Local business owner Byron Atkinson recently stood before a packed house at the Richmond Hill City Center. The message: "Be the one" and give back to improve lives right here in Bryan County.
Atkinson’s passion for United Way began many years ago while living in Flagstaff, Arizona. He grew up in Phoenix and after attending Northern Arizona University, he found himself with a marketing degree and a desire to purse law school. He not only gained experience while working for attorney-turned Congresswoman Ann Kirkpatrick, he also developed a deeper understanding of how fulfilling it is to give back to those less fortunate. He said he learned the true meaning of lifting others and how it impacts oneself.
While working under the leadership of Kirkpatrick, Atkinson admits he began to realize his vision of what it meant to be an attorney was skewed.
"The other attorneys were miserable and it made me decide I didn’t want to go to law school," he recalls. "Taking on problems and chasing money, all of them were like that, except Ann. She walked around bright and shiny like she always was. I finally asked her what is the deal, why are you so happy? She said come with me today and took me to a food truck where we handed out sandwiches. Gradually, I had my ‘aha’ moment and recognized how blessed I was and knew that I wanted to do more with United Way."
Eventually, Atkinson would leave the law firm as Kirkpatrick transitioned into politics. He and wife Karin had young children at the time and they ventured into starting their own business.
"We leveraged ourselves and took a chance," he said. "The morning we signed papers, I knew it was a God thing. We took this little thing that had 10 employees and ended up having 50-plus. We ran Clean Sweep, a commercial janitorial service for five years.
"Coming into the fifth year, we knew that our kids were getting older and we decided after being in Flagstaff for 18 years we would move closer to Karin’s family in Richmond Hill," he added. "After managing the business for a year from Georgia and frequent commutes back to Arizona, we sold our business and began a new venture."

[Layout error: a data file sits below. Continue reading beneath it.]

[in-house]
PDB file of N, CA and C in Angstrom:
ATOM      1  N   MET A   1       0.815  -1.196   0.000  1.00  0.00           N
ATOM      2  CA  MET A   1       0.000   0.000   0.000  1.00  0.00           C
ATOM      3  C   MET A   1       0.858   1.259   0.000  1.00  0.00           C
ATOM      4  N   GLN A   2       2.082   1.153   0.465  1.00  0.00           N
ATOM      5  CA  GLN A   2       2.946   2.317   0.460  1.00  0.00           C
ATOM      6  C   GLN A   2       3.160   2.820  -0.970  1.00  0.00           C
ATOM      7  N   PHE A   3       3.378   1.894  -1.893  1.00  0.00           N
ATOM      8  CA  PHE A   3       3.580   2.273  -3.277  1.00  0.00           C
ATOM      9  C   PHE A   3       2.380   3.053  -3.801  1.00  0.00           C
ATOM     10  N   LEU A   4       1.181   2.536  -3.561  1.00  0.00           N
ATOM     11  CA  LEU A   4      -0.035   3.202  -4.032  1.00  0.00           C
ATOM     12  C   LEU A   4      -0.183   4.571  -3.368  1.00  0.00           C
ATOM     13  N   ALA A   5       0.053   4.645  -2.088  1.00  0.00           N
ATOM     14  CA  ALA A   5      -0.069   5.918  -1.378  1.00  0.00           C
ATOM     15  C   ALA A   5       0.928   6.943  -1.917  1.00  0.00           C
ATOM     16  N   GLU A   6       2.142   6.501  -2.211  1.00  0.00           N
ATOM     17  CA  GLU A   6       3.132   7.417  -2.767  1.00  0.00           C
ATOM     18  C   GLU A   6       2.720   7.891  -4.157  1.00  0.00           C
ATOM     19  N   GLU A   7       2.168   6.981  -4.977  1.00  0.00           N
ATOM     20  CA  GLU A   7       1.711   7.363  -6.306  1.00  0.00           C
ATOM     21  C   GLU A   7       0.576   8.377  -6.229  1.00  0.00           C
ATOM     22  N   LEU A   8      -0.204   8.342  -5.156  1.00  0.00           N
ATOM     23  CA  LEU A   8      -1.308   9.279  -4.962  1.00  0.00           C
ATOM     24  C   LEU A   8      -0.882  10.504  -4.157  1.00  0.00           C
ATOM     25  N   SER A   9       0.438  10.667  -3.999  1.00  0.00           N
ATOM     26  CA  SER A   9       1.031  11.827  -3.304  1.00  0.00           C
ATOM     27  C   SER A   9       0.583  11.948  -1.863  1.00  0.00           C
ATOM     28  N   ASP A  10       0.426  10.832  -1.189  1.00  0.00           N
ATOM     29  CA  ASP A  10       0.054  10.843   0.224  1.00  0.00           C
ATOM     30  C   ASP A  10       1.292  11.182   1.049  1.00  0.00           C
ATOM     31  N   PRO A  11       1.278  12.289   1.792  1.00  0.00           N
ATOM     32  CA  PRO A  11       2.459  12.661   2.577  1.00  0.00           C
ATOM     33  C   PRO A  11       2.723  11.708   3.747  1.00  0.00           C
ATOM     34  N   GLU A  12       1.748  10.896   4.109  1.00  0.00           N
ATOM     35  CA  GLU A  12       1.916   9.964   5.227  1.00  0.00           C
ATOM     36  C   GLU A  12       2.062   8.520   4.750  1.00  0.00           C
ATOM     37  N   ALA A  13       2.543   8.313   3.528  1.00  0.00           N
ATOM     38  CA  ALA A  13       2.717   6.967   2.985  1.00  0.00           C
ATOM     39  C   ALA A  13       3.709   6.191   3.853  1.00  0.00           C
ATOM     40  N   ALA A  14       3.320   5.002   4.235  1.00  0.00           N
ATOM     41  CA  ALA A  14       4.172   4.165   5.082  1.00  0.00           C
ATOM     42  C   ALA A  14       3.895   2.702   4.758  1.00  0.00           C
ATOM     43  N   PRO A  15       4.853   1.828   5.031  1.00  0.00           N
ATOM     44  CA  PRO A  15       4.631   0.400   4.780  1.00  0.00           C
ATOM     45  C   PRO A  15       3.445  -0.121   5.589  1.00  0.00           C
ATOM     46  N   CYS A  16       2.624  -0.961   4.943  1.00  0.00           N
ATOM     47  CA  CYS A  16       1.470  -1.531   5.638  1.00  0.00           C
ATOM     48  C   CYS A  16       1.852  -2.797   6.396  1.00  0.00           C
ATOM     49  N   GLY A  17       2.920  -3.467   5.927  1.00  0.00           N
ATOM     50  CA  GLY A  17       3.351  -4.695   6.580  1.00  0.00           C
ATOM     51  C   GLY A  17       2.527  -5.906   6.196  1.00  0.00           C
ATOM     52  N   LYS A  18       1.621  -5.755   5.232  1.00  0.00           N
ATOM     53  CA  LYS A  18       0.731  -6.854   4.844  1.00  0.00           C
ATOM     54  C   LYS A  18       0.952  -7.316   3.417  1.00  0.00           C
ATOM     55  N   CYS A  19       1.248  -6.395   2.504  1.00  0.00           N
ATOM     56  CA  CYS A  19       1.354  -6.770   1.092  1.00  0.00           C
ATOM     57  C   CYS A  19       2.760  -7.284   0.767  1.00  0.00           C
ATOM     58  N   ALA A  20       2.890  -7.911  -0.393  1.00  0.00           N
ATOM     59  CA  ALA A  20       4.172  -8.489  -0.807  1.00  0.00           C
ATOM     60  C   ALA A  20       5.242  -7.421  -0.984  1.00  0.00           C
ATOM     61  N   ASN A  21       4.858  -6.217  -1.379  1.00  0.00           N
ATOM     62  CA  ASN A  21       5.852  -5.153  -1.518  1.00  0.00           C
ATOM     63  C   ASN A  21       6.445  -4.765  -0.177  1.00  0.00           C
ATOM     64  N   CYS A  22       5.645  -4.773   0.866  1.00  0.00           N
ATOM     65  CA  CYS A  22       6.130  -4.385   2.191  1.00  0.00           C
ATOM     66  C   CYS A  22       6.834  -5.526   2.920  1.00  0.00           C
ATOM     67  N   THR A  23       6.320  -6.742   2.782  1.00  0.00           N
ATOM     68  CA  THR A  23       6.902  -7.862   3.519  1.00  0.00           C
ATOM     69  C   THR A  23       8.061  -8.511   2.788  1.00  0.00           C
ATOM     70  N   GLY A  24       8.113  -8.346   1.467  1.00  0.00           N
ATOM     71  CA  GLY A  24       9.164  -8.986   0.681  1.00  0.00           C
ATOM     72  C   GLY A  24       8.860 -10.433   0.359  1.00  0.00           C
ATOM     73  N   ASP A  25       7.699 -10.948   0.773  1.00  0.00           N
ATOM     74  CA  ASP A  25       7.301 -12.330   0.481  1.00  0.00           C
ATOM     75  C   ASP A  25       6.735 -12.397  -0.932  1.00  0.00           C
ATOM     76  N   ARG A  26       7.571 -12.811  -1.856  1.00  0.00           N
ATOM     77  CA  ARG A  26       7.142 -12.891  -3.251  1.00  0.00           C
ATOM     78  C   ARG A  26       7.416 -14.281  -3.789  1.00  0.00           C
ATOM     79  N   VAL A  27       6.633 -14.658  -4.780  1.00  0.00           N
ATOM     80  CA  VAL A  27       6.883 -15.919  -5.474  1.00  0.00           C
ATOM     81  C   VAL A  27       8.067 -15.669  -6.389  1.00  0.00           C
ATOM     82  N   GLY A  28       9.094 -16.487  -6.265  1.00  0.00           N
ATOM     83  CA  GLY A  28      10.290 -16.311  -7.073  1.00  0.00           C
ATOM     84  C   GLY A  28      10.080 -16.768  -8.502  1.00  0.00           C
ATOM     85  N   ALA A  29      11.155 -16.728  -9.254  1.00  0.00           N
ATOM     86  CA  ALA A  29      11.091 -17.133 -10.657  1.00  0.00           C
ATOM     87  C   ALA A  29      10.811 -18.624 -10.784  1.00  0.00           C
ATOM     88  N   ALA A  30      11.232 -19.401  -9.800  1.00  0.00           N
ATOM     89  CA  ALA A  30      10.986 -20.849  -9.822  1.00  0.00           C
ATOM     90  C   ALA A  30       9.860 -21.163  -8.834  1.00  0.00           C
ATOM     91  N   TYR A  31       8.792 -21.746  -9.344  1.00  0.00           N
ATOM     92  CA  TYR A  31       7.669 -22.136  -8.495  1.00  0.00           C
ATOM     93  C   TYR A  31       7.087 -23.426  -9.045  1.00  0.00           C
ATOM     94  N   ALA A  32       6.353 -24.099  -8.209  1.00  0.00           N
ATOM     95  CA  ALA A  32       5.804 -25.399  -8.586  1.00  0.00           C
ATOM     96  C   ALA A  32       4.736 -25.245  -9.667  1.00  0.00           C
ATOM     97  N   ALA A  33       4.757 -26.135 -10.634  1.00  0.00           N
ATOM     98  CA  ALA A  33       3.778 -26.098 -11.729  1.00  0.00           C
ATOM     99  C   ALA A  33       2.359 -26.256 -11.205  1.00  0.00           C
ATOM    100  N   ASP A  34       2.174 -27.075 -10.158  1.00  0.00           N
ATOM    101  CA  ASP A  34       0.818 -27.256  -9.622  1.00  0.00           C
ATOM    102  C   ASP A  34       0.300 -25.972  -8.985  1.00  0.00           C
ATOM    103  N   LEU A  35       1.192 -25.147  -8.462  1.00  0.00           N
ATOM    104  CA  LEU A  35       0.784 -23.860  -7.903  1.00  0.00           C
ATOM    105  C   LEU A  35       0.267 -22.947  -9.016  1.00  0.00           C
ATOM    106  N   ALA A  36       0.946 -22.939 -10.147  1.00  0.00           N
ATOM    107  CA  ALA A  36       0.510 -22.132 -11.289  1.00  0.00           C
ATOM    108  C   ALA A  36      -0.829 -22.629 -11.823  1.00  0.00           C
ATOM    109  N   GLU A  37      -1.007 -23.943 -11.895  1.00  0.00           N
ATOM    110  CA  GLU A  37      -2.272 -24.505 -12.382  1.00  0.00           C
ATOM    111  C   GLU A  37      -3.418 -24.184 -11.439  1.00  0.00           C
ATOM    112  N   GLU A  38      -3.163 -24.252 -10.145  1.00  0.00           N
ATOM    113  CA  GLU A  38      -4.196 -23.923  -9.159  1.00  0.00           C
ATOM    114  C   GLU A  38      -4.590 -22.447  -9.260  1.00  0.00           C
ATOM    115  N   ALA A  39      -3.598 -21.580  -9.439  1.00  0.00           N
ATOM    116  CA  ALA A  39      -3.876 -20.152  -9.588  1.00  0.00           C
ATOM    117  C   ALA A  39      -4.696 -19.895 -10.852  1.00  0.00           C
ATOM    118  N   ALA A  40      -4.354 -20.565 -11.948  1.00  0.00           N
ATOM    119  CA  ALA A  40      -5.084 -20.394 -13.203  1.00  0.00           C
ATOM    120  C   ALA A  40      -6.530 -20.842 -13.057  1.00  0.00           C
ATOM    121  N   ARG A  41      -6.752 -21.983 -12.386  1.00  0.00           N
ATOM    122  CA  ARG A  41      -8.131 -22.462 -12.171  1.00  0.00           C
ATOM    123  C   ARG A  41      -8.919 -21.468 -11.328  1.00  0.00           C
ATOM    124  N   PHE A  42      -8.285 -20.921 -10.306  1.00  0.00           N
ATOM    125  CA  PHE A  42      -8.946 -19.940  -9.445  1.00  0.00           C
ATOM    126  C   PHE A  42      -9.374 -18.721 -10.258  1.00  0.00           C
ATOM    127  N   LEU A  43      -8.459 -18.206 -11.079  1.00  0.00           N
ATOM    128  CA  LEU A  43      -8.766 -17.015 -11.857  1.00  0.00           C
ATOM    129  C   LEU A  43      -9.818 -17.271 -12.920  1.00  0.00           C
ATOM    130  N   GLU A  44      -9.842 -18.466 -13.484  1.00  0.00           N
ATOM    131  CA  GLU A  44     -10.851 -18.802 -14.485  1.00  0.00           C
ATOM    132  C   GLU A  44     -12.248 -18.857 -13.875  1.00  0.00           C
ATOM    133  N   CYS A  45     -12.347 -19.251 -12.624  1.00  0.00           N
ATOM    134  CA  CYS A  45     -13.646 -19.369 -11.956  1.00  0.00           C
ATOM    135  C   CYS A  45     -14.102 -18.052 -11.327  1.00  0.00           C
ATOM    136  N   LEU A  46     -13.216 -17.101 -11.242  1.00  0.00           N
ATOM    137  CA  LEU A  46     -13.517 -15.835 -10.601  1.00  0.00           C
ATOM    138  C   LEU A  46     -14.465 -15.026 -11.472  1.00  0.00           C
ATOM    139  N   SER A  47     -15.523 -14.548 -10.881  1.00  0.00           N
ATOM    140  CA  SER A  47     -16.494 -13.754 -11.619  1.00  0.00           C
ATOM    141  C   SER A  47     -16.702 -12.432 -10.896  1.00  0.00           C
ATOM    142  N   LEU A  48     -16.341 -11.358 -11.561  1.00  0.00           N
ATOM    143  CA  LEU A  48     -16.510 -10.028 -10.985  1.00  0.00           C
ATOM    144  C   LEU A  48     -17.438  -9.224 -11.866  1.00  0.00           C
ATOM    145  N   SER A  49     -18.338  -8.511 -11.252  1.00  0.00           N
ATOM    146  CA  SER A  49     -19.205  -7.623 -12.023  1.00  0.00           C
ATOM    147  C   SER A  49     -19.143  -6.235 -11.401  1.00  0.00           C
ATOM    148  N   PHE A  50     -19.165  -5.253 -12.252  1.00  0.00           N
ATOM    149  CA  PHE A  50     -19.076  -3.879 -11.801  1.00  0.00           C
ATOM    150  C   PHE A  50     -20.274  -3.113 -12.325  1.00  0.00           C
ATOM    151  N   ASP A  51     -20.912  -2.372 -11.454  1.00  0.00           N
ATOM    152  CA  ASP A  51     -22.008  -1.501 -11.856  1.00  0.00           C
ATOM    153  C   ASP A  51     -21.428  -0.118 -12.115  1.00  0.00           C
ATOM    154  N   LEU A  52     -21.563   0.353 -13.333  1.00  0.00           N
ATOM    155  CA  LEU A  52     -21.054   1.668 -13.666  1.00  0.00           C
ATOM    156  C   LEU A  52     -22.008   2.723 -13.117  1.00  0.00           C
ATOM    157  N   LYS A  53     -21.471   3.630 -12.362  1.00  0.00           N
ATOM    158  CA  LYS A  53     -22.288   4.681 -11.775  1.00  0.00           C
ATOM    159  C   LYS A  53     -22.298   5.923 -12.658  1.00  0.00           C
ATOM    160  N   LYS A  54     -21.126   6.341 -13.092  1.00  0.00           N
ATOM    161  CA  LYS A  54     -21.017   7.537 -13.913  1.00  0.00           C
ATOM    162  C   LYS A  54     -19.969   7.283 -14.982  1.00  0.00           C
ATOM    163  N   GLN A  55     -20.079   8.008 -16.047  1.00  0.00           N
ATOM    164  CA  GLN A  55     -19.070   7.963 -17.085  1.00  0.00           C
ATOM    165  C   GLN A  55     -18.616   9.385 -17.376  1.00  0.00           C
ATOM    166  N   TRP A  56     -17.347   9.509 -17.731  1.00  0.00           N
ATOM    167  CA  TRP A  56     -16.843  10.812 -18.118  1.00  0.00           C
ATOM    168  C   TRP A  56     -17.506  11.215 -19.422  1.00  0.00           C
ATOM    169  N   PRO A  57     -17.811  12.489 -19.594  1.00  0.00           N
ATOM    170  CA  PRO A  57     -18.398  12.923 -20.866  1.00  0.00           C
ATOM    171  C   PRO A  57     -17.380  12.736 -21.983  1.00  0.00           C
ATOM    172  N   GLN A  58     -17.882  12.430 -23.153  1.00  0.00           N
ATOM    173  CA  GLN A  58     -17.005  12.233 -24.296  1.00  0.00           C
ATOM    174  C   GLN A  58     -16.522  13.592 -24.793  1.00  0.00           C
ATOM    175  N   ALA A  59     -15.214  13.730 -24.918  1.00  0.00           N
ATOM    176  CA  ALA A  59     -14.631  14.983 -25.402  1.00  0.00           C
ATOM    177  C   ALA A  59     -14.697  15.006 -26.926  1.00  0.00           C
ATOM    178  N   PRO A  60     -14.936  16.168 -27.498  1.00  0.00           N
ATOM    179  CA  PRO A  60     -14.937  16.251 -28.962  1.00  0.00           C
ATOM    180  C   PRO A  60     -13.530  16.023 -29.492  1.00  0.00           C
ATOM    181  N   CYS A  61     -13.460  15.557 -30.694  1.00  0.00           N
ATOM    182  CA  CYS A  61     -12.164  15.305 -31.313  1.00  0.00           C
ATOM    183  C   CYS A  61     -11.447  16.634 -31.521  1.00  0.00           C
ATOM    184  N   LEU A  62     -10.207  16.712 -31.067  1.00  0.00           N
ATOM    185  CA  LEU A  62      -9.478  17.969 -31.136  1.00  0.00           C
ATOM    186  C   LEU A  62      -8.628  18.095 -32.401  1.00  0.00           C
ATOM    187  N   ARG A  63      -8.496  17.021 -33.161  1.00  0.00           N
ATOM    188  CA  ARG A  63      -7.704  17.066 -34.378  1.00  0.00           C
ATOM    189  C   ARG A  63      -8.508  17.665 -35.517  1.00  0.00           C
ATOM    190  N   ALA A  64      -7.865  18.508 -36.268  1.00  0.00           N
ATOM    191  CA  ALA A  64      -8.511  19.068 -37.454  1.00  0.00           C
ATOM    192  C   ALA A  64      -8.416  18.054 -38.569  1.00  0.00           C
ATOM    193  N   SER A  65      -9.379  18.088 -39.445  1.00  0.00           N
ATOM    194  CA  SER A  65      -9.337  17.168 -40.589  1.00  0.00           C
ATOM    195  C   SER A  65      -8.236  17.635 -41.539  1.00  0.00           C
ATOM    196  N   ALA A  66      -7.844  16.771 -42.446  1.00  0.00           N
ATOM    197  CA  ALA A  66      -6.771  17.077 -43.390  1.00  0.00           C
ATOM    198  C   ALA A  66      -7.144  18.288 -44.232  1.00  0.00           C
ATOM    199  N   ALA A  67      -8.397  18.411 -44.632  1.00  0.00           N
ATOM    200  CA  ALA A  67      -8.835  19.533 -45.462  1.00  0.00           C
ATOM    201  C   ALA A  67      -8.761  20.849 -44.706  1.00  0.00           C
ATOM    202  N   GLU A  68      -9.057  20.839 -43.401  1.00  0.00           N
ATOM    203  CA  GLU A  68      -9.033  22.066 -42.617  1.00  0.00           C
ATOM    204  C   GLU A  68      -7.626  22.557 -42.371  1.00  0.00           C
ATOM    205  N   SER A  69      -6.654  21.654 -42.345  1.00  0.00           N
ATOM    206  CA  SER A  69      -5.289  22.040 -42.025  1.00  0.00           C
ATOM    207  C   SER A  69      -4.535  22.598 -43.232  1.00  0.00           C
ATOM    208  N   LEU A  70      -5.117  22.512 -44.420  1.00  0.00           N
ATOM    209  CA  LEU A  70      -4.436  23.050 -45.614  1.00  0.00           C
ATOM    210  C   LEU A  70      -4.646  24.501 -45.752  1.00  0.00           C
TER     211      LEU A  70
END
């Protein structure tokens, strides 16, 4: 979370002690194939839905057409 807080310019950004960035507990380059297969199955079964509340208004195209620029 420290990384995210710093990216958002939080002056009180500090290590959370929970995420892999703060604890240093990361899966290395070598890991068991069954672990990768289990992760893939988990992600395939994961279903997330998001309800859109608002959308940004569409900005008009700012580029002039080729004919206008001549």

One of the first community groups Atkinson affiliated himself with was Rotary. His membership began in 2011 and a leadership role came quickly. He took over the grants chair and by 2012 was on the board or directors. He played a important role in the club’s efforts to tap a spring in Northwest Haiti that was established to bring clean water to 31 communities and over 10,000 residents. Atkinson also aligned himself with the Richmond Hill-Bryan County Chamber of Commerce, where he recently stepped down from the board after serving two years.
Despite his involvement in the United Way in Flagstaff, there was no office in Bryan County when he first moved to Richmond Hill. Atkinson began to focus on a new long-distance business venture that would eventually fizzle out, but he didn’t let this stop him. He and Karin began to develop a business plan and eventually Boost by Design would come to life.
The Atkinsons have a diverse range of skills between the pair. Their ability to work as a team, cast a vision and see it come to fruition has been something they’ve done numerous times. These skills and gifts have played a huge role in their involvement with United Way. Taking risks in business has not always been easy, but through the growing pains and successes they found their niche and used all their gifts to established a web design, internet marketing and branding business that has propelled them into new directions here in the Coastal Empire.
Not long after establishing Boost by Design in 2012, Atkinson got word in 2013 that United Way was to open an office in Bryan County. He immediately reached out to Area Director Kristi Cox and invited her to speak at Rotary.
That Rotary meeting would lead Atkinson to his first local role as board member. That very day upon meeting Cox a connection was made and they have been teaming up since. Now in 2016, Atkinson is wearing four different UW hats; Bryan County board member, Campaign chairman, Board for the Coastal Empire and the Vision Council, which is his favorite role.
"The Vision Council is where you get to see the good that United Way does," he said. "You get to see where the money goes and the lives are impacted. We get to look at what the investment did and the stories you read are amazing. The impact is tremendous."
The 2016 campaign ends Nov. 15 and with the hurricane setbacks, it will be tight. The goal was set at $150,000 and the campaign has taken in an estimated $116,500 to date, reaching 78 percent of the initial goal.
With a background in marketing, business and sales, Atkinson sees how all those business ventures and experiences led him to United Way. He hopes as a community we will all see that our time or treasure can all make an impact. We need simply to do something and "Be the One."